24. Specifically with respect to Mr. Dial, the petitioners allege that because he is the father of a minor child (he was expecting the child’s birth at the moment of his arrest), the State committed further violations to his detriment. The petitioners argue that, because of its arbitrary refusal to ever allow Mr. Dial to see his child after his arrest, the State destroyed Mr. Dial’s family life and effectively failed to protect the rights of his family and the rights of his minor child.
B. Position of the State
25. The State requested that the IACHR declare the petition inadmissible under the non-exhaustion of domestic remedies rule, given that the alleged victims had not filed a constitutional motion before the domestic courts in Trinidad & Tobago. Moreover, the State broadly denies all the violations alleged by the petitioners.
26. In particular, the State argues that the existence of a mandatory death penalty for all convictions of murder is in accordance with international law and the American Convention. According to the State, the trial judge, through his instructions to the jury, is able to ensure a sentence which reflects the individual circumstances of each case.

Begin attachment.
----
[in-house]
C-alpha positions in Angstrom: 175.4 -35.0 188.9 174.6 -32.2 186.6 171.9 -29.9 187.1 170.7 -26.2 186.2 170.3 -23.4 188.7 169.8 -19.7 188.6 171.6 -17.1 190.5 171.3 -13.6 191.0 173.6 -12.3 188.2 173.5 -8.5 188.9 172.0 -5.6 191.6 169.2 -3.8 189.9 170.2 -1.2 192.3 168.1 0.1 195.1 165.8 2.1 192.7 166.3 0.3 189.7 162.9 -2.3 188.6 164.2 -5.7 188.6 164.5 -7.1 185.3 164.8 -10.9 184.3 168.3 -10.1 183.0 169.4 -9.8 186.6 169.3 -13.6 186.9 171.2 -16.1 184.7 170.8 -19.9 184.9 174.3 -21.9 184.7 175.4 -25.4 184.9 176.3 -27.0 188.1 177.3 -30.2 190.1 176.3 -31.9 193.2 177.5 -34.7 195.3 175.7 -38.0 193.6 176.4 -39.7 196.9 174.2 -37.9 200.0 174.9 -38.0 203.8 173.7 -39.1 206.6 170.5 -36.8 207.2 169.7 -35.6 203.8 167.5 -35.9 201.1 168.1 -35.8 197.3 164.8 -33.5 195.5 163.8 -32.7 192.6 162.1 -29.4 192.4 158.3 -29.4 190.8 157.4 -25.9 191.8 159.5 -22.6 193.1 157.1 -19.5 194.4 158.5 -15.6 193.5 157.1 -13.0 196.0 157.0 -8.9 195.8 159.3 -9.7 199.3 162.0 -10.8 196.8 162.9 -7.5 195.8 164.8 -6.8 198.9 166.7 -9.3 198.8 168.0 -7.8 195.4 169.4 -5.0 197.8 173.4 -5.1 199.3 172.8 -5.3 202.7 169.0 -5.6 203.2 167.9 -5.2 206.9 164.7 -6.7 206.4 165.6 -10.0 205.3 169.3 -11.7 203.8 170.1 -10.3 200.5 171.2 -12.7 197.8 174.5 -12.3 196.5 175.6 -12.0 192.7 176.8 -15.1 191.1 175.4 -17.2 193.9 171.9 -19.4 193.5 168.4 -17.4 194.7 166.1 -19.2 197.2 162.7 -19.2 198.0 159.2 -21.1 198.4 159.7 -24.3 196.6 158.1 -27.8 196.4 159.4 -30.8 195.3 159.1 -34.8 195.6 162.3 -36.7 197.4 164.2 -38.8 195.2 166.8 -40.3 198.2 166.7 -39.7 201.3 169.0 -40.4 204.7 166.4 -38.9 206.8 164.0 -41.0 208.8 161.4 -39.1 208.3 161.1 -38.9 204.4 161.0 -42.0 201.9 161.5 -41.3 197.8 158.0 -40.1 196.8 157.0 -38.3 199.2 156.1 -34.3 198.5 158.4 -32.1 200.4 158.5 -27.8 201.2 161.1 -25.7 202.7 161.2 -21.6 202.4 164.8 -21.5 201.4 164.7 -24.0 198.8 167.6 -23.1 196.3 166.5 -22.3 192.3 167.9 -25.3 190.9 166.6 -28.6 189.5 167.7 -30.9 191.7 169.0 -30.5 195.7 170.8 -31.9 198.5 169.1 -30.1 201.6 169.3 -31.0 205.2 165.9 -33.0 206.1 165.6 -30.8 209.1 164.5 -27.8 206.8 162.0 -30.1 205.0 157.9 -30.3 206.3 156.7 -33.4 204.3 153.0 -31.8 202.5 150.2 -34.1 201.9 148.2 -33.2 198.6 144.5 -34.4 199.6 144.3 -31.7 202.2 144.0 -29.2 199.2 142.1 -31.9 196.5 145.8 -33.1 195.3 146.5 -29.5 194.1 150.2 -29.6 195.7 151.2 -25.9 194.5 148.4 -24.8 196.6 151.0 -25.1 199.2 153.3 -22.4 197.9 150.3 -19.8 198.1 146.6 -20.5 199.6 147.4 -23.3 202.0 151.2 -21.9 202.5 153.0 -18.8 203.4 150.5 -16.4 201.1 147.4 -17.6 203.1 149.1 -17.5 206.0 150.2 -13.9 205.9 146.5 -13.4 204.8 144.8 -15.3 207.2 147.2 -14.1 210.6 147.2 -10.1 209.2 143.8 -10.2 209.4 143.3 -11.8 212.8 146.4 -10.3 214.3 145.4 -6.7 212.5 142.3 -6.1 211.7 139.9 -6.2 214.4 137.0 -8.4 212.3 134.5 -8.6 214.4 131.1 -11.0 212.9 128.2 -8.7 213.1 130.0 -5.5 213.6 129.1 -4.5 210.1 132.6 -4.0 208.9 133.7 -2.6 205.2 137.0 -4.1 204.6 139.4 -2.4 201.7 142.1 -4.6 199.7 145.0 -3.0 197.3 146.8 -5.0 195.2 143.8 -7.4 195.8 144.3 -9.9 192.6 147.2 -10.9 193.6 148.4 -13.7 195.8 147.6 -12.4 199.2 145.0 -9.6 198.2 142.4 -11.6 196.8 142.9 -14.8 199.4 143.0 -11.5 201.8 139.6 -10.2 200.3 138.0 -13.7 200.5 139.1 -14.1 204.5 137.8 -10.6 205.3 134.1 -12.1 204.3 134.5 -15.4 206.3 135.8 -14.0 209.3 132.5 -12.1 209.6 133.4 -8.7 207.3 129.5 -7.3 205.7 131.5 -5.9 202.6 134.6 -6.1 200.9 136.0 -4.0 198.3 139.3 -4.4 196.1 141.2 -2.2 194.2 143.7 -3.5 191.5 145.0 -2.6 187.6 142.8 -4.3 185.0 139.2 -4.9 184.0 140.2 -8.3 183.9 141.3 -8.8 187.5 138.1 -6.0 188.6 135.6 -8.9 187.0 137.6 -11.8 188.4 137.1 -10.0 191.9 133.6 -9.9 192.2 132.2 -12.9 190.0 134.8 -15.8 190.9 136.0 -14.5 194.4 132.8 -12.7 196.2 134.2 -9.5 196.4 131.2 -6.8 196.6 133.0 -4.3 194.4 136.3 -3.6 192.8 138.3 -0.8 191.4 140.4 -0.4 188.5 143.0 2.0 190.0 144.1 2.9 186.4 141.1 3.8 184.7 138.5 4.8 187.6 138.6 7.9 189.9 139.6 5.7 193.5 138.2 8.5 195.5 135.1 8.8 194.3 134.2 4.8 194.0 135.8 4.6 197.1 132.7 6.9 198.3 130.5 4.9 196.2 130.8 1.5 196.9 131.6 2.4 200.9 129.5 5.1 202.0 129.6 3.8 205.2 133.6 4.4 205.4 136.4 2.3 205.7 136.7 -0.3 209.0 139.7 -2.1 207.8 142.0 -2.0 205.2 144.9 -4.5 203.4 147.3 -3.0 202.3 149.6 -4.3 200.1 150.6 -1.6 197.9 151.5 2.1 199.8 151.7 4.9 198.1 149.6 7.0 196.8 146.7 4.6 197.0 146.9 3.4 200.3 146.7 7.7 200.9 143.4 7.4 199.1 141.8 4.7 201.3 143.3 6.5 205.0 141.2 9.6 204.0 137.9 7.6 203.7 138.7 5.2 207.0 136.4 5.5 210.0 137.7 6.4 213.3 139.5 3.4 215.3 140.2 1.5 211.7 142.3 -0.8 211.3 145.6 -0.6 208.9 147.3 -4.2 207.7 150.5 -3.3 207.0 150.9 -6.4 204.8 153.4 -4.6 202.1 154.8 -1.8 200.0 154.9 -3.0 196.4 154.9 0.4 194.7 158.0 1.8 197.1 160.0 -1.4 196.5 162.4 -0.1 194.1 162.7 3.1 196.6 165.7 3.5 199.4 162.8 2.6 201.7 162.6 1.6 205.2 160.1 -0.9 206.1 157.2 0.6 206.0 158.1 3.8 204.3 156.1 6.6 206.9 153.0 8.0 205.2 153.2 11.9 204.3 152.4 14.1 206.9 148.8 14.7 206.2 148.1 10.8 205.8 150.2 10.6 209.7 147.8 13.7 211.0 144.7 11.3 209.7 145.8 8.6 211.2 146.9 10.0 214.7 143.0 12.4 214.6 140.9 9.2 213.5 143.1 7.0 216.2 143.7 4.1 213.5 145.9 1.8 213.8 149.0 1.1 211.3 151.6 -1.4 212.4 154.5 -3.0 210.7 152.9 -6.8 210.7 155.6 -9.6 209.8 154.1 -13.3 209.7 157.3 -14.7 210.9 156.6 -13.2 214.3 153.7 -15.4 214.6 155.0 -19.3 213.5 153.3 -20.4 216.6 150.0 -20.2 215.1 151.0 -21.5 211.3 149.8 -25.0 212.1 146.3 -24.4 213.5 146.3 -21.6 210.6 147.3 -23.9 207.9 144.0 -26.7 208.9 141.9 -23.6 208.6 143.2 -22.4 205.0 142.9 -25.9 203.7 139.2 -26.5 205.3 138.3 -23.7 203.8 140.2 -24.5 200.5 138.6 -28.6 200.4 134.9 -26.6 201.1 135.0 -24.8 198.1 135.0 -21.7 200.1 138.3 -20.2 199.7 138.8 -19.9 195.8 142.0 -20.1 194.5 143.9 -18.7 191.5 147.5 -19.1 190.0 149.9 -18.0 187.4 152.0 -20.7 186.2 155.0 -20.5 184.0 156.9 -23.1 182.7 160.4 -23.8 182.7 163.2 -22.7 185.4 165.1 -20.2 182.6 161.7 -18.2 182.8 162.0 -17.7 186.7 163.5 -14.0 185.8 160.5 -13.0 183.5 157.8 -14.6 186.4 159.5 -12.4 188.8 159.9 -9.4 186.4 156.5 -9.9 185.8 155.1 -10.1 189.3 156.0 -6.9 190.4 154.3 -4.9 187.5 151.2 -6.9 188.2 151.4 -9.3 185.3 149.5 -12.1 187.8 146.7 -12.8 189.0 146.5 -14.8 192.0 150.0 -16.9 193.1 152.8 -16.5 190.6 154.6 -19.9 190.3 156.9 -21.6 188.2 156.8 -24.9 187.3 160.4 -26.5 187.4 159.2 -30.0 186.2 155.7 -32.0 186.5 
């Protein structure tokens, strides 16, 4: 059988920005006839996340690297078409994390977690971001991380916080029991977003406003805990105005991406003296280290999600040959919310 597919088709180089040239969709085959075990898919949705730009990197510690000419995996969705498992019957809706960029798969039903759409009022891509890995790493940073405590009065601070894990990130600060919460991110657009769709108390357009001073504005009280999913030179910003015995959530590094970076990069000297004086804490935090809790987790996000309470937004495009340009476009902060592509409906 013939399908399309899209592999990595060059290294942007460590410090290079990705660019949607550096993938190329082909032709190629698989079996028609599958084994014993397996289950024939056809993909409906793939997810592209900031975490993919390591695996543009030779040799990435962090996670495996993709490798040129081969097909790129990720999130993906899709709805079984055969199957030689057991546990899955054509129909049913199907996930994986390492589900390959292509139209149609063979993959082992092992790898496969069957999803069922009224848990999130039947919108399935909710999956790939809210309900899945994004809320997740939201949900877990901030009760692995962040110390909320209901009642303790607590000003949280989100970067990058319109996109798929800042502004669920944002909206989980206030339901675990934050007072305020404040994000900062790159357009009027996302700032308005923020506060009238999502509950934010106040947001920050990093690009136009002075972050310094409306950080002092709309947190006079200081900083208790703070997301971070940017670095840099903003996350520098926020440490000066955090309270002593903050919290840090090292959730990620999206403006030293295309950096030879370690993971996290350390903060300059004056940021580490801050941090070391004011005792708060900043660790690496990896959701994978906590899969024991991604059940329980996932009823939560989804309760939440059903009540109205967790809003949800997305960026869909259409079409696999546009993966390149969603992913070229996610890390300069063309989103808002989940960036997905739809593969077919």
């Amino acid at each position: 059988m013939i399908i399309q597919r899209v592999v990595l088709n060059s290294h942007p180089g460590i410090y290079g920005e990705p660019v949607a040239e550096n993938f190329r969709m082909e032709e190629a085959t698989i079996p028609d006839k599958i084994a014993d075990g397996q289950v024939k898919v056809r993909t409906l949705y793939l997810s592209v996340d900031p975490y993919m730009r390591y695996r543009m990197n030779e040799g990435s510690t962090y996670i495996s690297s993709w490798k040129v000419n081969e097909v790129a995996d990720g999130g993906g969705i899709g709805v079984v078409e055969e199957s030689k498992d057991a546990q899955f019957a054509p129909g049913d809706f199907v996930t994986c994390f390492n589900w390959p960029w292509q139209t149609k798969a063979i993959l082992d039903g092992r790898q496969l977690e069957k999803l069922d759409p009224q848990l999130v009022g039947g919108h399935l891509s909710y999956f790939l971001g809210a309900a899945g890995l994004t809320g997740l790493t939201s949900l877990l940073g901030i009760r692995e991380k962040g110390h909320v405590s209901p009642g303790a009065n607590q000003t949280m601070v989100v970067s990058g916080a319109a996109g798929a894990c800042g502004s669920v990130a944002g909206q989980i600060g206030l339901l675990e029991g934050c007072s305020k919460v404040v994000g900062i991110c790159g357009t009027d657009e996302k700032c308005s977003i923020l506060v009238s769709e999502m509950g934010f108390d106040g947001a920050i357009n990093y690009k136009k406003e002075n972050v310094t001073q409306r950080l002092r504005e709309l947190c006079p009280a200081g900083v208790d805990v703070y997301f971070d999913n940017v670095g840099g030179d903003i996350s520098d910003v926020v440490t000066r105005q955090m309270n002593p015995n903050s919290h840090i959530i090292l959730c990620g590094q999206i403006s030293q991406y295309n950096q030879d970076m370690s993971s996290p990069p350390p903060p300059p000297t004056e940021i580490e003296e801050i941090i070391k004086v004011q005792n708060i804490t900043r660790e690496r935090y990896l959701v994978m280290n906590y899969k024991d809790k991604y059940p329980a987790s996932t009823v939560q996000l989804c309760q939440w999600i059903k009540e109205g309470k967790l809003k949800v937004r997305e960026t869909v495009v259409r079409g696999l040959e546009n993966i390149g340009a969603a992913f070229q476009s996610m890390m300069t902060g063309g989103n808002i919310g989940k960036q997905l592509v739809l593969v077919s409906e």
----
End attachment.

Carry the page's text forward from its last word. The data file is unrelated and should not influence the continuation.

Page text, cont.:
27. With respect to the right to humane treatment, the State contends that the HRC found no breach of Article 10 (right to humane treatment) of the International Covenant on Civil and Political Rights arising from prison conditions in Trinidad & Tobago. Furthermore, the State points out the case of Thomas and Hilaire, in which the JCPC upheld the finding of the Court of Appeal of Trinidad & Tobago that the prison conditions did not amount to cruel and unusual treatment in violation of the State Constitution. In response to the contention that the conditions of detention may render unlawful the carrying out of a death sentence, the State submits that the IACHR has no competence to challenge the sentence imposed by the State in accordance with its domestic law.